Yesterday Nokia announced "better than expected" Lumia sales. Overall the company said (in these preliminary results) that it sold just over 86 million mobile devices. Among them were 16 million smartphones, including 4.4 million Lumia handsets. The remainder were legacy Symbian devices and new lower-end Asha devices.
Asha phones are somewhere between a feature phone and a true smartphone. They're designed to be low cost and intended for emerging markets such as India. They would see little or no success in developed markets like North America or Europe. Indeed, they're not directed toward those markets.
In Q2 and Q3 2012 Nokia sold a combined total of 6.9 million Lumia handsets. The troubled-company's stock was up yesterday and this morning, having seemingly beaten a very grim Q4 forecast. And some financial analysts are hailing the results as the beginning of Nokia's long-hoped-for turnaround.
Any celebrations are premature however. According to Kantar Worldpanel Comtech research demand for Windows Phones is uneven and limited.
In the US Windows Phones continue to lose share and have failed to capture consumer interest. The story is somewhat different in Europe, however, in part because of the legacy of Nokia's strong brand. In the five major EU countries Windows saw aggregate growth of 1.7%.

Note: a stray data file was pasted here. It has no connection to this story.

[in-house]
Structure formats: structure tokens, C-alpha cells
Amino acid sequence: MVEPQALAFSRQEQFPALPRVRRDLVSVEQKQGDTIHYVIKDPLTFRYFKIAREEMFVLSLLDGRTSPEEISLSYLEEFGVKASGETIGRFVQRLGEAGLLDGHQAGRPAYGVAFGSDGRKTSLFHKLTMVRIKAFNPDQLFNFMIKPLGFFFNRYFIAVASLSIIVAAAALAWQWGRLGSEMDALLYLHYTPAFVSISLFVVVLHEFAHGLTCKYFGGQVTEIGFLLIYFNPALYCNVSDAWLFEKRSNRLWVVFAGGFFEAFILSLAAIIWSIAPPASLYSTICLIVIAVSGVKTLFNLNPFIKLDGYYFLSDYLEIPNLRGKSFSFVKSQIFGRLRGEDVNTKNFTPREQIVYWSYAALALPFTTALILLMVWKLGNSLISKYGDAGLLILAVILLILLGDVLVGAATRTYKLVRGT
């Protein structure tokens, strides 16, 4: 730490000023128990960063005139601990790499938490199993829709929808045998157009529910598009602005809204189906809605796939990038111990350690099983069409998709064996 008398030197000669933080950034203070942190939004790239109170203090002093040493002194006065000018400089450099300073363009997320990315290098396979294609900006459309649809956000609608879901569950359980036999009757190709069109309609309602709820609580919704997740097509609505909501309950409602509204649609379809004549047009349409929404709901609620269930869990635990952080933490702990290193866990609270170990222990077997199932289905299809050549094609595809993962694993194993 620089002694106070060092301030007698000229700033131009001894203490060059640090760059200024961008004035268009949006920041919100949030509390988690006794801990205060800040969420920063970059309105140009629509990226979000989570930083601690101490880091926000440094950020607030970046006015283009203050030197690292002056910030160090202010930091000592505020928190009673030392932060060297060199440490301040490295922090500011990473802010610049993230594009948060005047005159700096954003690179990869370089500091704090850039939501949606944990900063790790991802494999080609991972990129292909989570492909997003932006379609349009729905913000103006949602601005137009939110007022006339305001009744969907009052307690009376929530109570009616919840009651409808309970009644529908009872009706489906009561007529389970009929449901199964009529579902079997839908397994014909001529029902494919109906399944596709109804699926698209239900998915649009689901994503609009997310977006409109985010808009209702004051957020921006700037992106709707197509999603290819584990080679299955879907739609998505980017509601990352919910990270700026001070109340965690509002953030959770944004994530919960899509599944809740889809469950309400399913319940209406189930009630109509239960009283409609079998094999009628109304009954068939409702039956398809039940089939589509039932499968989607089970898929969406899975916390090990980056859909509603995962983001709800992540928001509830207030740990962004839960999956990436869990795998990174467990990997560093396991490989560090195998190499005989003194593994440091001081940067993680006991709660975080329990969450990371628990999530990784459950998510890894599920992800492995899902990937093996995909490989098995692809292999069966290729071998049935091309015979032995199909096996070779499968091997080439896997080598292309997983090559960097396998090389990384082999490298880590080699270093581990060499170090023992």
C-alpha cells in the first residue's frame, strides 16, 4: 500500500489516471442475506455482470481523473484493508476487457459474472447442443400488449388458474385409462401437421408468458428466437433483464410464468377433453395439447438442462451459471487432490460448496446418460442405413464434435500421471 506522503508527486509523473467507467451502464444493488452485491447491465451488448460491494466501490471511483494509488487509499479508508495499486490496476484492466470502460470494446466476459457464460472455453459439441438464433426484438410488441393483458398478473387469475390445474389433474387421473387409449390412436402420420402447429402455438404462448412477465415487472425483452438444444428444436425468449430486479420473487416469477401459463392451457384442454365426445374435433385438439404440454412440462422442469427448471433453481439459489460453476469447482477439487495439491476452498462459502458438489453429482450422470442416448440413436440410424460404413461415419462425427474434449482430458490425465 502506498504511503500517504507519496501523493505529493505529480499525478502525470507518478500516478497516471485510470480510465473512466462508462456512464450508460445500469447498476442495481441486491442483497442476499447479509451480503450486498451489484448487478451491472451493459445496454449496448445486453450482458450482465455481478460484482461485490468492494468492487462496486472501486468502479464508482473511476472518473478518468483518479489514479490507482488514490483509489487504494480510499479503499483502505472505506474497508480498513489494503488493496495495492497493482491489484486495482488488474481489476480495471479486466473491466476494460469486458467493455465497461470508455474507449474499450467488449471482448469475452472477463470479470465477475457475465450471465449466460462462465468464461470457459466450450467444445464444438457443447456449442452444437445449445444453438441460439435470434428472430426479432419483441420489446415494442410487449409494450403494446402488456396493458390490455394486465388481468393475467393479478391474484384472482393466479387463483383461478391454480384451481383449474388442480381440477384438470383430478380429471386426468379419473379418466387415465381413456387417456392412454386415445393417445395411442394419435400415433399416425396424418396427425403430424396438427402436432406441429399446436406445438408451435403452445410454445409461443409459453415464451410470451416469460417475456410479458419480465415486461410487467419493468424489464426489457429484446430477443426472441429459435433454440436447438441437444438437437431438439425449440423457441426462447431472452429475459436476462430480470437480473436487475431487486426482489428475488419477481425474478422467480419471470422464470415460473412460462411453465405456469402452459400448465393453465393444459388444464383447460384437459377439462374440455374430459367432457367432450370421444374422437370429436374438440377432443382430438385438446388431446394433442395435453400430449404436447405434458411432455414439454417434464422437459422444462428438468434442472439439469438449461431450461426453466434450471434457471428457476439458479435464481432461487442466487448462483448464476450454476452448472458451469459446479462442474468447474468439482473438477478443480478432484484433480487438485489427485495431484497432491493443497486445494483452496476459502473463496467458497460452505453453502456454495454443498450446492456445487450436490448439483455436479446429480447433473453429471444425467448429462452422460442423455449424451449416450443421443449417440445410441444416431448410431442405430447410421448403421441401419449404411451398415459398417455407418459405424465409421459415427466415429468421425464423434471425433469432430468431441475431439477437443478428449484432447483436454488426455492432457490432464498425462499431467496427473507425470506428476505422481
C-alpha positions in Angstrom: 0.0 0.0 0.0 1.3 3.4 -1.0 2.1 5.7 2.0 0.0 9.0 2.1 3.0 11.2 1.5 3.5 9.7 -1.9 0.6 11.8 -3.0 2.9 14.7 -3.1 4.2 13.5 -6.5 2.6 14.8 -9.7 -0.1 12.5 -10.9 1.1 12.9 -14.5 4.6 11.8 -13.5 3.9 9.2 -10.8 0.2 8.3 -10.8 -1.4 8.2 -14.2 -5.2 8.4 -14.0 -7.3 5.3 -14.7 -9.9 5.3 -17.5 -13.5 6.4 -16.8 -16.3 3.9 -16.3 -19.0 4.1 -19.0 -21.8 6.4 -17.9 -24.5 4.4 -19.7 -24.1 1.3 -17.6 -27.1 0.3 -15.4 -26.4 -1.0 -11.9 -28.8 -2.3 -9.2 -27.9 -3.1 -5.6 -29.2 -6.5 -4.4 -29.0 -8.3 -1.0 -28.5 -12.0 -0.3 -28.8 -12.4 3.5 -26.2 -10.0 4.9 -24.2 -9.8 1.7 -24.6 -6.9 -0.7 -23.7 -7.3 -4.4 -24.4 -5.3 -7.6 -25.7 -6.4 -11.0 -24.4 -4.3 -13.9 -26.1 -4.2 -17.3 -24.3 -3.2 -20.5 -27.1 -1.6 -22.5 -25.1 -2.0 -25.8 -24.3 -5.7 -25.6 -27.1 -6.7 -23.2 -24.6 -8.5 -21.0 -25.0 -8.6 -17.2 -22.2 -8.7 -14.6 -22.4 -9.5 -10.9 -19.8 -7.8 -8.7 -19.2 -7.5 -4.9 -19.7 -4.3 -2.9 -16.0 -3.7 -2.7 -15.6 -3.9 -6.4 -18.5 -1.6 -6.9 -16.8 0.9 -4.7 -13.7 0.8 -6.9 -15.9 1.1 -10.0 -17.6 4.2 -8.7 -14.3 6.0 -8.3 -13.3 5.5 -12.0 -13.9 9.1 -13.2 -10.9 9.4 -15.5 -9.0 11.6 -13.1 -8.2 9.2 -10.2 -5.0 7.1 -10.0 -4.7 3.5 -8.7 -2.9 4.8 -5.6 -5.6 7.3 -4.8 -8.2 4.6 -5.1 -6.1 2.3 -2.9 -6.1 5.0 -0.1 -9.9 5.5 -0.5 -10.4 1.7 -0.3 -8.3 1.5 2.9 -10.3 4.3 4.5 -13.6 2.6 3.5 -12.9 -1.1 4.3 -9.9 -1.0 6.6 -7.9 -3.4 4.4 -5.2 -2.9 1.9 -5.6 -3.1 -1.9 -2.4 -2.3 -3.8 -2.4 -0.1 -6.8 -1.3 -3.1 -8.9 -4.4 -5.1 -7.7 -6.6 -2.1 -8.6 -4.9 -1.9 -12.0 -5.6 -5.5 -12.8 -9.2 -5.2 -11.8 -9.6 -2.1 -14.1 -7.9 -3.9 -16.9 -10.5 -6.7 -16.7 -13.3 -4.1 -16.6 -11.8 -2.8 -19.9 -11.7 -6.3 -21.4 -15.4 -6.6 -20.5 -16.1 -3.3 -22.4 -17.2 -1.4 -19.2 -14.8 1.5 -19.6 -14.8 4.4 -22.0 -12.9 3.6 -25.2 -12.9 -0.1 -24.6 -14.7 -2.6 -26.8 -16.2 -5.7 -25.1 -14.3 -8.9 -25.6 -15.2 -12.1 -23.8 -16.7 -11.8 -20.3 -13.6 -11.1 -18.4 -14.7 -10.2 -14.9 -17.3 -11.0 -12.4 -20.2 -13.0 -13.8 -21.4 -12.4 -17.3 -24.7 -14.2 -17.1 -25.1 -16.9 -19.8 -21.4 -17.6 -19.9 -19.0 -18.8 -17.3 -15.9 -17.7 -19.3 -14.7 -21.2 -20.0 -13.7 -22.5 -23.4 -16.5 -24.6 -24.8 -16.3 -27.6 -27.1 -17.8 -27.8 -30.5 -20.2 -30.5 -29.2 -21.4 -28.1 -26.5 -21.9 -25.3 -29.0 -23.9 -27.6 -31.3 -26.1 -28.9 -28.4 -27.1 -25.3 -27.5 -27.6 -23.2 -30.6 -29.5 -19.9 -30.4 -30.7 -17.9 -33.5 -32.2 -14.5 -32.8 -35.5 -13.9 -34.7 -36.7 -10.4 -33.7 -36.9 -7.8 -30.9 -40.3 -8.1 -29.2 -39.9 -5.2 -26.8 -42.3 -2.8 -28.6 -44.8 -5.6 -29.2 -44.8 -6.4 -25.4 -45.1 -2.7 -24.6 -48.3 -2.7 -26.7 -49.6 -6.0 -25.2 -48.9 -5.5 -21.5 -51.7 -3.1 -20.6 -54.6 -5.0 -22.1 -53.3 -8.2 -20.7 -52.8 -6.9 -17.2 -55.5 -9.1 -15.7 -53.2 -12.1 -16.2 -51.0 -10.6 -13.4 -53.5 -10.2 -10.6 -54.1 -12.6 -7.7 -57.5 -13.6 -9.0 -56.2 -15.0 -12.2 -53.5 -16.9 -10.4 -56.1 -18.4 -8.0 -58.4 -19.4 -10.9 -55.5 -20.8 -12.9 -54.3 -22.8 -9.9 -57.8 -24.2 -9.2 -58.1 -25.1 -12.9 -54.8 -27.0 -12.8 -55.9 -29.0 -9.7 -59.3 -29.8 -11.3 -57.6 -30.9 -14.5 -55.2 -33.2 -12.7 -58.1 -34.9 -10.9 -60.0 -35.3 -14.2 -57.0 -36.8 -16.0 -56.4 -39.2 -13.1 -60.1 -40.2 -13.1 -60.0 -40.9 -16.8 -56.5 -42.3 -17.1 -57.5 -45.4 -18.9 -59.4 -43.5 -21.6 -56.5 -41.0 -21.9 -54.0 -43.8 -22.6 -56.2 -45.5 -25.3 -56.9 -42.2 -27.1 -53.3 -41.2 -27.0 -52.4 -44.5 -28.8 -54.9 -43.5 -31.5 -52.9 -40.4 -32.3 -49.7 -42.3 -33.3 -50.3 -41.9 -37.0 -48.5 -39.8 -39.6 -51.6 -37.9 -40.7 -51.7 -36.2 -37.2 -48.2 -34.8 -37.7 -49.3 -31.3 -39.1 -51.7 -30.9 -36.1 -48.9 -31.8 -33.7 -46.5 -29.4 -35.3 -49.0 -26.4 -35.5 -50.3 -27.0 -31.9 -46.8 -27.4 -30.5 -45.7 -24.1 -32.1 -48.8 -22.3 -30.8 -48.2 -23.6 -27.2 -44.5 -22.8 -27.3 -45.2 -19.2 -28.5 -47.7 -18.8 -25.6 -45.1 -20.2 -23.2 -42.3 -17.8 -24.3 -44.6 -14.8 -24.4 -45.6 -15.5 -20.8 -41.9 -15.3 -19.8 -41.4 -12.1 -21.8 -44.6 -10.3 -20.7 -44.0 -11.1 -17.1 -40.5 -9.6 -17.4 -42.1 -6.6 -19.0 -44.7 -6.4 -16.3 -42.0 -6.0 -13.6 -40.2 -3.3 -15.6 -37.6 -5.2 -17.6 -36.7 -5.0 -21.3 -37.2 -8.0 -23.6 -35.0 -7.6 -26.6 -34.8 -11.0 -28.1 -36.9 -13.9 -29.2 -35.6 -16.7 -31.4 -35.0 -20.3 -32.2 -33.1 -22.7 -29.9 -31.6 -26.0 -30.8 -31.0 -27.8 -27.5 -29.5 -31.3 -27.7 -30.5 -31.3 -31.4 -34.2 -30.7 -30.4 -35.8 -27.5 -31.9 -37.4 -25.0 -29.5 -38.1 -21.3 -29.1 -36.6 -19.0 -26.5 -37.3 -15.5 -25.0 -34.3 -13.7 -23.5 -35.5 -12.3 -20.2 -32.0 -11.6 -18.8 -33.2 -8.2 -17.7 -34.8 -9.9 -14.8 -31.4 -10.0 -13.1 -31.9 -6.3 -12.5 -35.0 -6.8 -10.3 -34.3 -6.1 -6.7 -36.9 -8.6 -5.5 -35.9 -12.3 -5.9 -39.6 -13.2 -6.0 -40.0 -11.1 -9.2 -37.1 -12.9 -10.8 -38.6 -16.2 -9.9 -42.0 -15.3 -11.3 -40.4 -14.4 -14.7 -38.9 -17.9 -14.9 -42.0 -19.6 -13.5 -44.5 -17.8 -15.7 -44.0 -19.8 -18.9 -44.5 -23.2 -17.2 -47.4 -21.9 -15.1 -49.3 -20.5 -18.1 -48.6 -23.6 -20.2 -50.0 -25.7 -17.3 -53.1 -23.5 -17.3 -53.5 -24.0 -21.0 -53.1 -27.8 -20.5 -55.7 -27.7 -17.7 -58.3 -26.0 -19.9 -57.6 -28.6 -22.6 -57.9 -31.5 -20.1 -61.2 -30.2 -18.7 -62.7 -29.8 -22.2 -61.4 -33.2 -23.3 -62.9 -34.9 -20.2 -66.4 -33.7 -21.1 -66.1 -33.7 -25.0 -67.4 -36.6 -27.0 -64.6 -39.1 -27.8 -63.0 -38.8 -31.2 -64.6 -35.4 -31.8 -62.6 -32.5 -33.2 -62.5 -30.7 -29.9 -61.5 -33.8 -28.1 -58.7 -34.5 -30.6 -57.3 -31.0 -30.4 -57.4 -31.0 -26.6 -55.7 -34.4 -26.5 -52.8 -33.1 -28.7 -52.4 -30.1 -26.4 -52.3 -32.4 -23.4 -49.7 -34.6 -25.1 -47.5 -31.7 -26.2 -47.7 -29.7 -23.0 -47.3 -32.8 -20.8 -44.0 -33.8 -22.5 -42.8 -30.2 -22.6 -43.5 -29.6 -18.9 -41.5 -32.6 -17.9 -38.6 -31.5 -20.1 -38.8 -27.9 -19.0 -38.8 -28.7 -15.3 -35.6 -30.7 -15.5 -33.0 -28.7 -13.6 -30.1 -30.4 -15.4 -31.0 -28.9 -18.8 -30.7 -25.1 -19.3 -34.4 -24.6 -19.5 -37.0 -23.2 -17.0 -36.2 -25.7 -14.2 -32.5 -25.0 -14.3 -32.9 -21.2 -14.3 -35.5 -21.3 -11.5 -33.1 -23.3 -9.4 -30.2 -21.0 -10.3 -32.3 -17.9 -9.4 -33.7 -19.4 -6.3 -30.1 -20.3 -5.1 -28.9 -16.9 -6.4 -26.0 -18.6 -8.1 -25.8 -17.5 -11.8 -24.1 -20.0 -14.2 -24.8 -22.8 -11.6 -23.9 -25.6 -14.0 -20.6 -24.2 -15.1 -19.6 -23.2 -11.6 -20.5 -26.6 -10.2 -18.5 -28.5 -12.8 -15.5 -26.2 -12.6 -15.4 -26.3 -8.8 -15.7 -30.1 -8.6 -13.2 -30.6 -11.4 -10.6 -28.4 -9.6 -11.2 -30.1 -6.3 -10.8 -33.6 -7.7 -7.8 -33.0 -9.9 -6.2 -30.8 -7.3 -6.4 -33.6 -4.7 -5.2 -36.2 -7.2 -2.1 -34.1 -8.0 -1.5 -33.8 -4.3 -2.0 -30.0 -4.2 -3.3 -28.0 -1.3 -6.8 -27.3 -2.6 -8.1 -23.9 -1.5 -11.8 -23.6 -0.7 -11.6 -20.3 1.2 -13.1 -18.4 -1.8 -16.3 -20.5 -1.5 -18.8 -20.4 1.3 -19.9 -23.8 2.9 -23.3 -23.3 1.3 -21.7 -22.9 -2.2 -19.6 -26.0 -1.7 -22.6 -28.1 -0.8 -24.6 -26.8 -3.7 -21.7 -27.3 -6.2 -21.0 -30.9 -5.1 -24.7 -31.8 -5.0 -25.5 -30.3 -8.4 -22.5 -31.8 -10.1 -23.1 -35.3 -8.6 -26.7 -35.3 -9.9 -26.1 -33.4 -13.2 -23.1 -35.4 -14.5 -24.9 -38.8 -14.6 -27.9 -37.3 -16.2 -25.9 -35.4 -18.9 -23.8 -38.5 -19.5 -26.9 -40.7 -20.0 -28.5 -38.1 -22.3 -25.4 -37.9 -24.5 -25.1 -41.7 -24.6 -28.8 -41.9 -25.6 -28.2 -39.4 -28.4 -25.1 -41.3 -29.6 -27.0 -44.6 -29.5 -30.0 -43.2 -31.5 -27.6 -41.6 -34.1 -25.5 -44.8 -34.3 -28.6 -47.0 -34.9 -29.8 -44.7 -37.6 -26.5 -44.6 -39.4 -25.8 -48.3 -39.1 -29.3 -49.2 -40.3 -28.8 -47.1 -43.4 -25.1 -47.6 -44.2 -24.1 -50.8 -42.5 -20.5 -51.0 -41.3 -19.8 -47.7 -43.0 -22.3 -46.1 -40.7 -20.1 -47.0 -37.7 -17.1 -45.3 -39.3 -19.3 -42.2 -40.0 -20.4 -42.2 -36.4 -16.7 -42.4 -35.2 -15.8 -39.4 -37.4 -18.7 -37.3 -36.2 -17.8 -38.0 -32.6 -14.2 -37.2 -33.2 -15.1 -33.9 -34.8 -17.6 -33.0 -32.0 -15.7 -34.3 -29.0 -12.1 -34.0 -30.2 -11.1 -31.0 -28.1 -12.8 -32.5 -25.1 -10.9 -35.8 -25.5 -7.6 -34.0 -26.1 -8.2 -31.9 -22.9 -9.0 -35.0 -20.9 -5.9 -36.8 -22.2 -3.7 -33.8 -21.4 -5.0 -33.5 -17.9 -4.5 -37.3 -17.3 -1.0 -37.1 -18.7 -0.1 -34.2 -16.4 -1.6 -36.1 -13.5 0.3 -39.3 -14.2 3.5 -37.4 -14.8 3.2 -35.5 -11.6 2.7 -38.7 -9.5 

The markets where Windows Phone gains have been meaningful are Italy, Spain and the UK, according to the Kantar data. In Italy, for example, Windows Phones gained almost 8 points and now have an 11.7 percent share of the smartphone market.
While there may continue to be modest growth for Nokia with Windows Phones, it's fairly clear that they are unlikey to power a full recovery. What Nokia really needs to ignite growth is to add Android devices to its lineup.
Remarks earlier this week by Nokia CEO Stephen Elop suggested that the company could be open to using Android:
In the current ecosystem wars we are using Windows Phone as our weapon. But we are always thinking about what's coming next, what will be the role of HTML 5, Android... HTML5 could make the platform itself -- being Android, Windows Phone or any other -- irrelevant in the future, but it's still too soon [to tell]. Today we are committed and satisfied with Microsoft, but anything is possible.
Contractual agreements with Microsoft probably would make Android "diversification" unlikely in the near term unless Windows Phones sales fell below a certain threshold. Given the modest momentum around Microsoft's OS Nokia will probably stick with Windows.
Yet if the company were to offer both Android and Windows devices it would see its fortunes improve more rapidly -- much more rapidly.